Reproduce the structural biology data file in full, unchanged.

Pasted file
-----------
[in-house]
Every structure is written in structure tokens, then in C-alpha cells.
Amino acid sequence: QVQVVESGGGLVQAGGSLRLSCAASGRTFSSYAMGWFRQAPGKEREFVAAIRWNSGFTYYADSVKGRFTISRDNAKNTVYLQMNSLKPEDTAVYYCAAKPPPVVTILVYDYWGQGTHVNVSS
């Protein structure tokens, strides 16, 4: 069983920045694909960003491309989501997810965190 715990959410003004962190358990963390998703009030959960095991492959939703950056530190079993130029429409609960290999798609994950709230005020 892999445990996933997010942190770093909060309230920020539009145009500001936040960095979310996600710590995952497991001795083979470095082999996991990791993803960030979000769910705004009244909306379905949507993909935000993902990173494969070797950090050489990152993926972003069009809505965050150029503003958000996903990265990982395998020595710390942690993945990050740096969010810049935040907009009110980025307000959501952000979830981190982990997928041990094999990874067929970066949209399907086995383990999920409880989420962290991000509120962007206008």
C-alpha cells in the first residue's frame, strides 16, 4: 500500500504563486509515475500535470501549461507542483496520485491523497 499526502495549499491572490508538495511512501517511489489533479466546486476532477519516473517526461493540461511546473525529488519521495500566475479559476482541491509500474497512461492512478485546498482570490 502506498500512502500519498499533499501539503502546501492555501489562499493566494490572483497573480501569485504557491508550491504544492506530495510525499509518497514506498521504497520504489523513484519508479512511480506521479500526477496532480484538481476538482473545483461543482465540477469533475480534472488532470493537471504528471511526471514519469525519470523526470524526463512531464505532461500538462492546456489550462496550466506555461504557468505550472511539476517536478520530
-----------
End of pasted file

[in-house]
Every structure is written in structure tokens, then in C-alpha cells.
Amino acid sequence: QVQVVESGGGLVQAGGSLRLSCAASGRTFSSYAMGWFRQAPGKEREFVAAIRWNSGFTYYADSVKGRFTISRDNAKNTVYLQMNSLKPEDTAVYYCAAKPPPVVTILVYDYWGQGTHVNVSS
């Protein structure tokens, strides 16, 4: 069983920045694909960003491309989501997810965190 715990959410003004962190358990963390998703009030959960095991492959939703950056530190079993130029429409609960290999798609994950709230005020 892999445990996933997010942190770093909060309230920020539009145009500001936040960095979310996600710590995952497991001795083979470095082999996991990791993803960030979000769910705004009244909306379905949507993909935000993902990173494969070797950090050489990152993926972003069009809505965050150029503003958000996903990265990982395998020595710390942690993945990050740096969010810049935040907009009110980025307000959501952000979830981190982990997928041990094999990874067929970066949209399907086995383990999920409880989420962290991000509120962007206008």
C-alpha cells in the first residue's frame, strides 16, 4: 500500500504563486509515475500535470501549461507542483496520485491523497 499526502495549499491572490508538495511512501517511489489533479466546486476532477519516473517526461493540461511546473525529488519521495500566475479559476482541491509500474497512461492512478485546498482570490 502506498500512502500519498499533499501539503502546501492555501489562499493566494490572483497573480501569485504557491508550491504544492506530495510525499509518497514506498521504497520504489523513484519508479512511480506521479500526477496532480484538481476538482473545483461543482465540477469533475480534472488532470493537471504528471511526471514519469525519470523526470524526463512531464505532461500538462492546456489550462496550466506555461504557468505550472511539476517536478520530